36 posted on 10/17/2013 11:17:26 AM PDT by mindburglar (Karl Rove will call Ted Cruz a "white hispanic".)
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To: GraceG

Well it looks as if you got plenty of opinions regarding the salt, so how about an opinion regarding the mill.

I would recommend staying away from mills with pot metal grinding disks as the salt tends to cause these disks to rust.
I would also recommend avoiding the plastic grinders as they are intended to be used up and thrown away.

The best salt mill has ceramic disks. They are harder to find and you’ll pay a little more for them, but as the old saying goes... you get what you pay for.


37 posted on 10/17/2013 11:22:17 AM PDT by cuz_it_aint_their_money
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To: mindburglar
LOL.....I stay away from religion thread b/c I *step in it*.....but, but this is a *salt* thread. LOL

Now, I'll have to avoid any salt labyrinth threads. That's not kosher.


38 posted on 10/17/2013 11:27:07 AM PDT by Daffynition (*In memory of FReeper Blackie. God rest his *Hooligan* soul.*)
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To: GraceG

Grace...do NOT buy salt with iodine in it. This is typically refined (ie stripped of all good nutrients) and then iodine is put back in, and only in a high enough dose to ward off a goiter.

Buy unrefined salt; either Real Salt by Redmond or Selena’s Naturally Celtic Sea Salt.

Buy iodine in the form of either Lugol’s (liquid) or Iodoral (pill) which will give you MILLIGRAMS not MICROGRAMS.

Let me know if you have more questions. There are 2 fantastic books out by Dr. David Brownstein, one is ‘Salt your way to health’ and the other is ‘Iodine, why you need it why you can’t live without it.


39 posted on 10/17/2013 11:31:31 AM PDT by spacejunkie2001
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To: Daffynition

40 posted on 10/17/2013 11:36:18 AM PDT by mindburglar (Karl Rove will call Ted Cruz a "white hispanic".)
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To: mindburglar; Daffynition

daffy is right...sodium is sodium but salt is not salt. Most of the salts you buy are refined to the point of being worthless, except for alittle taste. Good salt is GREAT and loaded with other minerals. Good salt emulates your bloodmakeup


41 posted on 10/17/2013 11:38:41 AM PDT by spacejunkie2001
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To: Nifster; GraceG

I use Morton’s coarse grain kosher. I’m lost trying to season with fine grain now!

You can buy iodine in a bottle & swipe it on your skin directly. It will be absorbed if you are deficient.


42 posted on 10/17/2013 11:39:01 AM PDT by grame (May you know more of the love of God Almighty this day!)
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To: GraceG

If everyone drank the proper amount of water everyday, there would be no need for dirty ocean salt.


43 posted on 10/17/2013 11:44:13 AM PDT by RetSignman (As Goes America, So Goes the World. A Communist America, A Communist World.)
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To: GraceG
There are two sources for sea salt. One method fills lagoons with sea water and then collects the salt after the water evaporates. The other mines the leftovers from ancient seas. Most of the colored and yuppie specialties come from the later. The mine at Berchtesgaden produces green, rose, and black salt, based on trace elements deposited in different levels.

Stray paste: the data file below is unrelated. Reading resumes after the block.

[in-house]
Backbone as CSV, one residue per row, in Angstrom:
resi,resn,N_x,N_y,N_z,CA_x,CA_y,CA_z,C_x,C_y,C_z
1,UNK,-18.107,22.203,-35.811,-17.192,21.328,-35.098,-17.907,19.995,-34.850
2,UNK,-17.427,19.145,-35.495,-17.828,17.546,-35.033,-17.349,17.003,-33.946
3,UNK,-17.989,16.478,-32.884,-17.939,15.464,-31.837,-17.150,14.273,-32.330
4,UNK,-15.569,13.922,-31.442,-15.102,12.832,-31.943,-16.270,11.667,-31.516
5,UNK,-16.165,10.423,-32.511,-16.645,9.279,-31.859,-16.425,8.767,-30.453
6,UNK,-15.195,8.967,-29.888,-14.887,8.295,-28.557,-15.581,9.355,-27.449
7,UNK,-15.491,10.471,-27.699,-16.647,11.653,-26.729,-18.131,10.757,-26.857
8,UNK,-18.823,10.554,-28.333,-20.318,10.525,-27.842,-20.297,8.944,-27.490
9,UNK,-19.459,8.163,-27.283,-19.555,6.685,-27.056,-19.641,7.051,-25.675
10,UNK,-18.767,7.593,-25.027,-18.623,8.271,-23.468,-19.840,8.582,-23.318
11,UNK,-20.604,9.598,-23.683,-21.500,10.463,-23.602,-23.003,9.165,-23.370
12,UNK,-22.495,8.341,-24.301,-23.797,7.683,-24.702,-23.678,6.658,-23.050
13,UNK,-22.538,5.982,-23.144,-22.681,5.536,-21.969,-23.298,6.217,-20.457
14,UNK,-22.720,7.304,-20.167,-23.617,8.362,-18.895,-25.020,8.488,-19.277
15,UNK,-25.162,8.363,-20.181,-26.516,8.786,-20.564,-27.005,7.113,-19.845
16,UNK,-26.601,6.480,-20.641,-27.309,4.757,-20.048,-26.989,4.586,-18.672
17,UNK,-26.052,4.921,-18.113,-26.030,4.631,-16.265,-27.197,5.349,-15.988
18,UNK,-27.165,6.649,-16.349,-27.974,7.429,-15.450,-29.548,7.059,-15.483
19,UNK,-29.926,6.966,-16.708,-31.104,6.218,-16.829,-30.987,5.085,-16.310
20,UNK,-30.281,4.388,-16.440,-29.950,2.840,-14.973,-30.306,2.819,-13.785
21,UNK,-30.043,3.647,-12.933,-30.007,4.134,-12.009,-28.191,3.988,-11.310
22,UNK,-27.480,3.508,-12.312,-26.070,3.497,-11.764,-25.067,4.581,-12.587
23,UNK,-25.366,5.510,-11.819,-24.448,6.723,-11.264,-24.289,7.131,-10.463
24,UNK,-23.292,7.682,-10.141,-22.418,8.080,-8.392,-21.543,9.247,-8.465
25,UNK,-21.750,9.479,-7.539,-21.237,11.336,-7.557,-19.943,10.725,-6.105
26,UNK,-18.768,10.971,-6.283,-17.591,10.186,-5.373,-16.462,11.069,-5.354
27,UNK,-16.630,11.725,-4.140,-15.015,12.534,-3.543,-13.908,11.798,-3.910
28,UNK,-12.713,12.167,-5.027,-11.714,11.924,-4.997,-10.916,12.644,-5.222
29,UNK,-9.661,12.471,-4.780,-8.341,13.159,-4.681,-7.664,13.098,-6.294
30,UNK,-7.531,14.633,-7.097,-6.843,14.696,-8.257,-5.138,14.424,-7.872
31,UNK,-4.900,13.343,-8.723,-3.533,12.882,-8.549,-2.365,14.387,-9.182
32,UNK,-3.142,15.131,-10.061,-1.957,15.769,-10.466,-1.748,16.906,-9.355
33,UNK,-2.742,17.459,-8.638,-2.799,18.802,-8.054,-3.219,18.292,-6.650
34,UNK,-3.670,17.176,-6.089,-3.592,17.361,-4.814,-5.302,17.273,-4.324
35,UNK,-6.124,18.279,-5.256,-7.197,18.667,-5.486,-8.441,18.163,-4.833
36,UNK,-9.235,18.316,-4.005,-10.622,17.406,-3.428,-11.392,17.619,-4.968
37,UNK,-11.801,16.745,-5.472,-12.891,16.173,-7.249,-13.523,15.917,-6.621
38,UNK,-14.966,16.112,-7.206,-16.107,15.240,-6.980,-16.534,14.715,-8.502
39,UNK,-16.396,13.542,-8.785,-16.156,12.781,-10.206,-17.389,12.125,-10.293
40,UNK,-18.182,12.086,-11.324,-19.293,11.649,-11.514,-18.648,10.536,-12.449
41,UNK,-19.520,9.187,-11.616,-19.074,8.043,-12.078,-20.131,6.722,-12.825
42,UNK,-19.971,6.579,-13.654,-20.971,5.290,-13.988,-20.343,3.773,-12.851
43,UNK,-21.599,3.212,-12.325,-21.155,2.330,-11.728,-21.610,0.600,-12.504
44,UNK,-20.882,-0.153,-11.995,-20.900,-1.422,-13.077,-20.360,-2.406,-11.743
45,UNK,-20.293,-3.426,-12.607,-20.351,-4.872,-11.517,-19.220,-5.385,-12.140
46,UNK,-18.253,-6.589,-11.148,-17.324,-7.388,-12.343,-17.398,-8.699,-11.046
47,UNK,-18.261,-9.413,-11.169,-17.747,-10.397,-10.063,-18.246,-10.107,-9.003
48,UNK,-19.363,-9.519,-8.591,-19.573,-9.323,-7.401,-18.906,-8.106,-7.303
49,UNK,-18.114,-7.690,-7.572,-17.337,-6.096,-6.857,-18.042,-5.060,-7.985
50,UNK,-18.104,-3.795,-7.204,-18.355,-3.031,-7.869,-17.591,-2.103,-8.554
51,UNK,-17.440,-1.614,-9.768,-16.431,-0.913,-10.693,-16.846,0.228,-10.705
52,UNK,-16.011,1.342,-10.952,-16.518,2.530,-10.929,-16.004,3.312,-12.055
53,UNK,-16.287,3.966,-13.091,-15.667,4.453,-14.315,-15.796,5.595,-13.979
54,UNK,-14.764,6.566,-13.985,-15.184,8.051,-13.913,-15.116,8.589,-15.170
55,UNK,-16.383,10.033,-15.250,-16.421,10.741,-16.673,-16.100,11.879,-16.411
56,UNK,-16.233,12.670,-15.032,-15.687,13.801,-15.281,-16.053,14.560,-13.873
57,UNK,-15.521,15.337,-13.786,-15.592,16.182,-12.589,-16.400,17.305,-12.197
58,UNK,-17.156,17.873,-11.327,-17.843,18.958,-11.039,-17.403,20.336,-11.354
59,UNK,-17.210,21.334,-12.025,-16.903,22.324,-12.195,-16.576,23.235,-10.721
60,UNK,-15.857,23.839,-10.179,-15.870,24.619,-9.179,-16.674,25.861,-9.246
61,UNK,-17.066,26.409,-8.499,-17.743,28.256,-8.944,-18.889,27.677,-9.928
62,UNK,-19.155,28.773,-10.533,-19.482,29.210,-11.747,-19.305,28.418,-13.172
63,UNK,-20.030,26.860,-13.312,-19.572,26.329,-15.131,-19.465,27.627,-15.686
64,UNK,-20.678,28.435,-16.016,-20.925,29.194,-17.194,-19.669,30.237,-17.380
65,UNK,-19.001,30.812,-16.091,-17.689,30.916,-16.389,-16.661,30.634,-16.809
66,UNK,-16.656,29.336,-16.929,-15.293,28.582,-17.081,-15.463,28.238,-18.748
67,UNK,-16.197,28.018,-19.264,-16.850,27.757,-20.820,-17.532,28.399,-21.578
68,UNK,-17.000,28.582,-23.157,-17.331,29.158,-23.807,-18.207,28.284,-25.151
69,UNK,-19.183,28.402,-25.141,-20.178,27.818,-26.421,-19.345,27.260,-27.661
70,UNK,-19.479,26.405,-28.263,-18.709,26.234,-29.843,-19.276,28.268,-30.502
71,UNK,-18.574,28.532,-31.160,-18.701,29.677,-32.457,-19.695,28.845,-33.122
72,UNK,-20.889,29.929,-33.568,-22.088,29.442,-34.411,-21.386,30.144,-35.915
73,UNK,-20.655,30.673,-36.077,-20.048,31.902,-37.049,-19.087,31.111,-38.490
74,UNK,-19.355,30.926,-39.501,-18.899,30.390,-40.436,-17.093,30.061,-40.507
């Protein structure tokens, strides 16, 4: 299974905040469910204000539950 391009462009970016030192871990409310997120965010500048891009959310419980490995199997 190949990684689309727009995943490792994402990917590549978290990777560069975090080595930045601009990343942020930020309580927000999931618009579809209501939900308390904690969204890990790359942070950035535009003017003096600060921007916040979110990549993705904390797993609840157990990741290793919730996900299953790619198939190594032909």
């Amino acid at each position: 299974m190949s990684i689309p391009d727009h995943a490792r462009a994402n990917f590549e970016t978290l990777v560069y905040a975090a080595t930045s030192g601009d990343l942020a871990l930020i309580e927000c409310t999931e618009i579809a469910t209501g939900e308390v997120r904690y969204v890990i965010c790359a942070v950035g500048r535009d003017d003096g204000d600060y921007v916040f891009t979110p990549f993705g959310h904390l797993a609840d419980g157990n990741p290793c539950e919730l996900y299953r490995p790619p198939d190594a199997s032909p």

William Bounds Gourmet Sea Salt is a good value for your grinder. You get the trace elements of the ocean you're looking for. Use iodized salt for your cooking ingredients or for raising the temperature of boiling liquids.

If you must grind sea salt around the stove there are several grinders with bases that capture and measure the salt, but they're pretty utilitarian for the table. And, the higher humidity around the stove plays havoc with the grinder. If you decide to grind pepper also, the ceramic mills will do both salt and pepper while the metal mills should be reserved for pepper because of the potential of corrosion.

44 posted on 10/17/2013 11:46:05 AM PDT by kitchen (Make plans and prepare. You'll never have trouble if you're ready for it. - TR)
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To: cuz_it_aint_their_money

mortar and pestle works okay for me


45 posted on 10/17/2013 11:52:39 AM PDT by smoky415 (Follow the money)
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To: GraceG

Below is a spectral analysis of Himalyan pink salt as it is typically found. The list shows all the trace minerals, electrolytes, and elements contained in Himalayan salt. Himalayan salt is a rock salt popular among health food advocates who seek it for the nutritional value of its fairly abundant trace minerals.

http://www.atthemeadow.com/shop/Resources/Minerals-in-Pink-Himalayan-Salt


46 posted on 10/17/2013 12:01:19 PM PDT by smoky415 (Follow the money)
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To: Nifster; GraceG

Oops sorry, it isn’t kosher. Maybe it used to be. Mediterranean Sea Salt.


47 posted on 10/17/2013 12:02:38 PM PDT by grame (May you know more of the love of God Almighty this day!)
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To: golux

I see what you did there! When it comes to clever humor, you are worth your salt.


48 posted on 10/17/2013 12:07:56 PM PDT by goodwithagun (My gun has killed fewer people than Ted Kennedy's car.)
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To: smoky415

The salt was deposited there back when those hills were underwater....Must have something to do with global WORMING.


49 posted on 10/17/2013 12:25:08 PM PDT by Safetgiver ( Islam makes barbarism look genteel.)
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To: grame

The reason I use CrystalDiamond is because I actually prefer its flavor and the way it absorbs into my recipes.

Kosher salt isn’t so much fine grain as flat grain. The flake of this style salt improves ‘melting’ or absorbing into your recipe. Using it to season meats and fish (as little as a good pinch well distributed) prior to cooking really hits the spot


50 posted on 10/17/2013 12:34:41 PM PDT by Nifster